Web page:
Archives for the month of: February, 2013

(This story is part of a continuing series based on my adventures walking 500 miles across Northern Spain on the ancient pilgrimage route El Camino de Santiago. The first part begins here.)

March 22, 2005
Day 23: O’Cebreiro to Sarria, 47.7 km/29.6 m

I awoke to the early morning beauty of O’Cebreiro and a stunning river of fog that trickled through the mountains. The town had marked my entrance into Galicia, and it was clear that it shared the Gaelic traditions of Ireland and Scotland. Despite being surrounded by the cutest round, stone houses with their straw rooftops and the endless shop windows advertising delightful wares, I was eager to hit the road and take advantage of what promised to be a dry day. I had a quick and nearly flat 6-mile jaunt that rose slightly to the second highest peak on the Camino, and then it was all downhill for another 20 miles or so.

RiverOfFog
My body had once again miraculously repaired itself during my 10 hours of deadened, uninterrupted sleep. I certainly hadn’t expected to put in another long day after the beating of yesterday, but the views that floated along with the river were so amazing that I couldn’t stop myself from ambling across the uncluttered countryside. The biting, bitter cold pressed into me, aided by a ferocious wind, but the absence of rain felt like a blessing. I burrowed into my coat but kept my head up, delighted.

pilgrim
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(This story is part of a continuing series based on my adventures walking 500 miles across Northern Spain on the ancient pilgrimage route El Camino de Santiago. The first part begins here.)

March 23, 2005
Day 24: Sarria to Hospital de la Cruz, 38.1 km/23.7 m

I was eager to hit the road early after a night of too many people. I’d grown accustomed to the desolation of the Camino, to a limited selection of familiar faces, to the nothingness of the trail and the idleness of thought upon it. So now, as the number of pilgrims swelled, I was resisting their intrusion. I judged the people around me as being drawn to the novelty of the Camino not the work of it, the weariness, the unending boredom. How could you truly experience the Camino—and come face to face with either the emptiness of yourself or the fullness—if you traveled like a touring group of hikers on a weekend camping excursion?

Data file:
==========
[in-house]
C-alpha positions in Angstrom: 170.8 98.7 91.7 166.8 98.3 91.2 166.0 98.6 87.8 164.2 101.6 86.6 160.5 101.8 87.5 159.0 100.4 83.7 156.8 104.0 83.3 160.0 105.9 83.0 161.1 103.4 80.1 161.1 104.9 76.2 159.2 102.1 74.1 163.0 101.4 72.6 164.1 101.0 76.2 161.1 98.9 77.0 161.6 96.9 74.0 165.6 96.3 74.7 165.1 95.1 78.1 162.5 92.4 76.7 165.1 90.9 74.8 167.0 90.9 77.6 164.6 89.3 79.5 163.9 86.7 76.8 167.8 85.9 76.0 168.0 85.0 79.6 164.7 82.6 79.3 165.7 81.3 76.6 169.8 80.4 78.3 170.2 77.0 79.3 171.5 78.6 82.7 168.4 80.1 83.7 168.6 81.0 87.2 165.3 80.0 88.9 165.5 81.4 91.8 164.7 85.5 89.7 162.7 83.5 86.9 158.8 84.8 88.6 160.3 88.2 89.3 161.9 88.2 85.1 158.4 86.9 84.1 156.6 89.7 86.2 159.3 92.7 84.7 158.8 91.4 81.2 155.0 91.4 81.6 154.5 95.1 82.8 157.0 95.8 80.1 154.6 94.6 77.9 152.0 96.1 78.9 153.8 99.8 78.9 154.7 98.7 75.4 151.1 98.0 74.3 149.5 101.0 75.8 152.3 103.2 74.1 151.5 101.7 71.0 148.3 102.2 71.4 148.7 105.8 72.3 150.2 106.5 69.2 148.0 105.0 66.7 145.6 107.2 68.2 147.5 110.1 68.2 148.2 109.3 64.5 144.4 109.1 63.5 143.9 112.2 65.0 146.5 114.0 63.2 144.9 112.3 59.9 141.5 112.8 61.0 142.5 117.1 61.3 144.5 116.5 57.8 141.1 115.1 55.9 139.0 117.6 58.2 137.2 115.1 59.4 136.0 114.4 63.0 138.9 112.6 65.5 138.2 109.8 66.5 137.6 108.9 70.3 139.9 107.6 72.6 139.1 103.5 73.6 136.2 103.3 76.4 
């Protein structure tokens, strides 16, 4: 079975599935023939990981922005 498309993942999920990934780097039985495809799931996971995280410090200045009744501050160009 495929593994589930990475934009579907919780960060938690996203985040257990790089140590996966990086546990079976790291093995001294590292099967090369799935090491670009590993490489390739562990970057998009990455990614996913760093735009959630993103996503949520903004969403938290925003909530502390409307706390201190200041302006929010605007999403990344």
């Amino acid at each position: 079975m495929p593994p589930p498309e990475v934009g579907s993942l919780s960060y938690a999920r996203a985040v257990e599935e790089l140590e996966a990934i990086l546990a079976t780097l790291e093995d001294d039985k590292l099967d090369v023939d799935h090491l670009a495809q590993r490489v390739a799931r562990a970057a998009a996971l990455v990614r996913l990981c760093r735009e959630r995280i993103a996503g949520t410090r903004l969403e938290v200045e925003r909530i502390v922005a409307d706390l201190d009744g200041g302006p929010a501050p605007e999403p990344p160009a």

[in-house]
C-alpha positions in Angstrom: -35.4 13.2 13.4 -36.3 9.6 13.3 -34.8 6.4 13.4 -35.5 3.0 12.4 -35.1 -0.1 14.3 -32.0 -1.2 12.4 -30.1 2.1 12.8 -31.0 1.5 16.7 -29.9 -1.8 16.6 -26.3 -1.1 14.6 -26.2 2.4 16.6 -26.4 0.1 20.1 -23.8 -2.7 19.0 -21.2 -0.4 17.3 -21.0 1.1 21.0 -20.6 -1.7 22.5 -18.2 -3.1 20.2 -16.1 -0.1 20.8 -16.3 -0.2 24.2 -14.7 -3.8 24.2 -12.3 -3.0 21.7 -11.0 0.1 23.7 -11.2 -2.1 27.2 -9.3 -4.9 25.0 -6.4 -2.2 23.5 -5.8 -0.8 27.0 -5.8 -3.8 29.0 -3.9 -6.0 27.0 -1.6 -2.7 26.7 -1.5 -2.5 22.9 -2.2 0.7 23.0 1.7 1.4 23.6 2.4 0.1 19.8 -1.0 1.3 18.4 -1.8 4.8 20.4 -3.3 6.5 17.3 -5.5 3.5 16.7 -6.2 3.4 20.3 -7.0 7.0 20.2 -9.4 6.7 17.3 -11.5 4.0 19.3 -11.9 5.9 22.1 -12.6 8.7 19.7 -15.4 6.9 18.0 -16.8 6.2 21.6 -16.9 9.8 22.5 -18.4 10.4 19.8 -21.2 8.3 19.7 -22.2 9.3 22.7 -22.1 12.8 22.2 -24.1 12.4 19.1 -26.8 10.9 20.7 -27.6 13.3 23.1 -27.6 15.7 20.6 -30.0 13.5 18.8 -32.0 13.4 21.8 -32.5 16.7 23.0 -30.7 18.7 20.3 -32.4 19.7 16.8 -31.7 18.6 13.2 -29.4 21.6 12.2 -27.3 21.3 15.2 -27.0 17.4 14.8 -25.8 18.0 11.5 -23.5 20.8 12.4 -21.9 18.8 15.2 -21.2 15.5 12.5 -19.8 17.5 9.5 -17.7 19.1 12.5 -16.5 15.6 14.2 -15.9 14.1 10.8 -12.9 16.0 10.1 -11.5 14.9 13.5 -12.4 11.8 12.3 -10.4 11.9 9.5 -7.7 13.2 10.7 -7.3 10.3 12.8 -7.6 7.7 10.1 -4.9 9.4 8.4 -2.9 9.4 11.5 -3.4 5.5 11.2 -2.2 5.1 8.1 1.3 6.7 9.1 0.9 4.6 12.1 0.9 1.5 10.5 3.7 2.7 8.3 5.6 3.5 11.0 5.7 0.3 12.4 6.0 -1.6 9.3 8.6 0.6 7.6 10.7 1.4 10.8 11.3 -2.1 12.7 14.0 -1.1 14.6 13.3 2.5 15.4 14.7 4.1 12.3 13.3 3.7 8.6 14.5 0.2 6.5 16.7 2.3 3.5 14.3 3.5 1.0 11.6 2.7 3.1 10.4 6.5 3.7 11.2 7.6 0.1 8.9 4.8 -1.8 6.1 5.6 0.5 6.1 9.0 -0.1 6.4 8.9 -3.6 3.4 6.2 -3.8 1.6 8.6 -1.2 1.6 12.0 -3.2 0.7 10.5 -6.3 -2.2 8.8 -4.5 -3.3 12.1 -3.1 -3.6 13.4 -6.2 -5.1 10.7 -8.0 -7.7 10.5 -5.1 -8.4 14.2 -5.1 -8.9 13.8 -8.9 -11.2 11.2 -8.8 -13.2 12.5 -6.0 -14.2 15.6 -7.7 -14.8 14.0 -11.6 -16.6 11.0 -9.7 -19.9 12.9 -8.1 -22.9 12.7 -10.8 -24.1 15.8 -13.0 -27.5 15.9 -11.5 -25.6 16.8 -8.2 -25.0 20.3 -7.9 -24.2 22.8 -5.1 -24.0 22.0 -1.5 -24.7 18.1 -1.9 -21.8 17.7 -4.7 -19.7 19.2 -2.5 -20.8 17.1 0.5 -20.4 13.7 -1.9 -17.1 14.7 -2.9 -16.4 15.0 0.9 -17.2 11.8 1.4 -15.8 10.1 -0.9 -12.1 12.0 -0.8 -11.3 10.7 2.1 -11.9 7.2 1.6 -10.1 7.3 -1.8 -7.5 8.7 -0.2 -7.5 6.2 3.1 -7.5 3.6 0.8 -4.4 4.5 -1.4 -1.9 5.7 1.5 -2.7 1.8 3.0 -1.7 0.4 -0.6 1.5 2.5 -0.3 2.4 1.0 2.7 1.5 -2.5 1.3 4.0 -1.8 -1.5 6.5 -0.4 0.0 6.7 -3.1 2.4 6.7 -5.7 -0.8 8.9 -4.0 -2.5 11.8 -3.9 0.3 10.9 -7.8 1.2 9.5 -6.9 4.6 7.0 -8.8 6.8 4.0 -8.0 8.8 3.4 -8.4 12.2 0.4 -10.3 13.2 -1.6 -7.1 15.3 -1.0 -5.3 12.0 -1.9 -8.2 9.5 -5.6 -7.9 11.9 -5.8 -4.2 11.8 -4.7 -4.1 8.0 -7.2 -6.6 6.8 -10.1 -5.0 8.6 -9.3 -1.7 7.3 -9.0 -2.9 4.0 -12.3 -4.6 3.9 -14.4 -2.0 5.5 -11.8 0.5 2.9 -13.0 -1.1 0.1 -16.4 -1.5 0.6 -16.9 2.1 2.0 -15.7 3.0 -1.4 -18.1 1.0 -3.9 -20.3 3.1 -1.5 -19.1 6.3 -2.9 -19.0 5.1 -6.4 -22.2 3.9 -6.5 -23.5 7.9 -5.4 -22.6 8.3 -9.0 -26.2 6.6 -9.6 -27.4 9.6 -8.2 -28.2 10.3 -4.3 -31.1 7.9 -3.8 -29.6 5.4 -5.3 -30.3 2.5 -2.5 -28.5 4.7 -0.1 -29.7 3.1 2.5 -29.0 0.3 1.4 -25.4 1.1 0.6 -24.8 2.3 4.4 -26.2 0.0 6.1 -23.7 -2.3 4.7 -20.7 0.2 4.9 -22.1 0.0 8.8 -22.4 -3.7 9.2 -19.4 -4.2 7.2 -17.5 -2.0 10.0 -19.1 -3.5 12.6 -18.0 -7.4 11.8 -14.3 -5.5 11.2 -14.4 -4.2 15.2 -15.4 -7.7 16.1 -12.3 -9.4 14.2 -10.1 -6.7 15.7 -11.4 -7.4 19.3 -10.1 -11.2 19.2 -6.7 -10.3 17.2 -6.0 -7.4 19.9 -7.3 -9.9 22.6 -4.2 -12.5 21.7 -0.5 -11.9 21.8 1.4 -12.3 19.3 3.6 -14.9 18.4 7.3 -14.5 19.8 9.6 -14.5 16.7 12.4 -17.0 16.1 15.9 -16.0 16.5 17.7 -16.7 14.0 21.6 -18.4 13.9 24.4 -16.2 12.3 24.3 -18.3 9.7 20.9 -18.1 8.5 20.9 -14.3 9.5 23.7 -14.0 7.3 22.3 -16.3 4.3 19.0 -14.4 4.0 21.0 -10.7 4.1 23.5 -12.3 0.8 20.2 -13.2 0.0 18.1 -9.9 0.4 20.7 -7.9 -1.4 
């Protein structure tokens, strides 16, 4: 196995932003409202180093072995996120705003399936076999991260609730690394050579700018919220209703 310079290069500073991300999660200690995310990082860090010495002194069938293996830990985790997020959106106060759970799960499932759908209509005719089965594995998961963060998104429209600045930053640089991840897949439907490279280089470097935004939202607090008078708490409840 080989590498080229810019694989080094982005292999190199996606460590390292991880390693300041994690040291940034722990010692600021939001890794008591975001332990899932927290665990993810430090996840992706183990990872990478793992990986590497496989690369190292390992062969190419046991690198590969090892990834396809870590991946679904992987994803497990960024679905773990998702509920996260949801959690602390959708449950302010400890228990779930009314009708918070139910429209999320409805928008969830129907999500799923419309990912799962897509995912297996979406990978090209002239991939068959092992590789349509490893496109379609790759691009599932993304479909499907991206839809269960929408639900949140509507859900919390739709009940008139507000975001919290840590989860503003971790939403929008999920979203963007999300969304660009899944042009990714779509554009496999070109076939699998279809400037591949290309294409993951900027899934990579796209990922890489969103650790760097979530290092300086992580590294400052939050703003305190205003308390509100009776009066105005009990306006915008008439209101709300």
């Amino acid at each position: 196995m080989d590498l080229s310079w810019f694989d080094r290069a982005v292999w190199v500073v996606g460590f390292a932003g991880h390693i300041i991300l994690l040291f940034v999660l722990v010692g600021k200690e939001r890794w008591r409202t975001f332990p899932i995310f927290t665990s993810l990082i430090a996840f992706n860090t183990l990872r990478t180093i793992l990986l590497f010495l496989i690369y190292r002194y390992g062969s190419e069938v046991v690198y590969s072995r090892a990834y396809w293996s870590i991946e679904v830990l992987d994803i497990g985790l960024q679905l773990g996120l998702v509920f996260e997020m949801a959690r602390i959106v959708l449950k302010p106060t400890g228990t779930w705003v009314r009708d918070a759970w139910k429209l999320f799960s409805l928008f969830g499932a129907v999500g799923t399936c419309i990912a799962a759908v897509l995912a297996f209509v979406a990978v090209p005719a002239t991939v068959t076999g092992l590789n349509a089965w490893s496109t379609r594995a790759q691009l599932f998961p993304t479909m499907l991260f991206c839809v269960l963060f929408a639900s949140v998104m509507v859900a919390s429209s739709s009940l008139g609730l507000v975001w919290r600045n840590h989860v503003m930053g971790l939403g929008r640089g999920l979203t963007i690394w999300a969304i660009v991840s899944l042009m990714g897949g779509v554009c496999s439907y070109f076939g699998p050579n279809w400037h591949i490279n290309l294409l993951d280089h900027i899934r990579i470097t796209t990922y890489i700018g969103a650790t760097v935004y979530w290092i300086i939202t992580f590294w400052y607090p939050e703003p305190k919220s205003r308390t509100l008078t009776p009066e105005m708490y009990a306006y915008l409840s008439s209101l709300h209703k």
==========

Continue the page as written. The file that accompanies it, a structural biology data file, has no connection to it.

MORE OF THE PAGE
I judged them, yes, but I also recognized that we each get the Camino we need. I just wanted mine to be less crowded. I’d also wanted it to be warmer and drier, but as I dressed, I could already hear the rain pattering the rooftop.

Way2Porto
I started early enough to escape the masses, and I slipped back into the comfort of my solo trek. The rain was steady and growing ever more insistent but, coupled with the fog and the clouds and the mesmerizing rhythm of my footsteps sloshing through the rolling terrain, I was overcome with gratitude for the beauty of nature and all its many expressions. I hadn’t expected it to rain too hard or too long so I’d neglected to put on my waterproof socks. That was a mistake. Because soon enough, the rain came with such ferocity that I felt like I was walking under the nozzle of a firehose.

bootsAs the hours passed without a moment’s pause, the magic drowned, and once again it was a walk of endurance. The conditions were testing both my body and my gear. I worried that the “waterproof” label on my pack was a false promise so I found shelter under a canopy of trees and secured everything first in ziplock bags, then inside plastic. My shoes of course were soaked through, and my feet were sodden. And even though my pants and jacket were still managing to shield me, they clung to me with a penetrating clamminess that made me feel drenched regardless.

After four hours, I was, quite simply, miserable.
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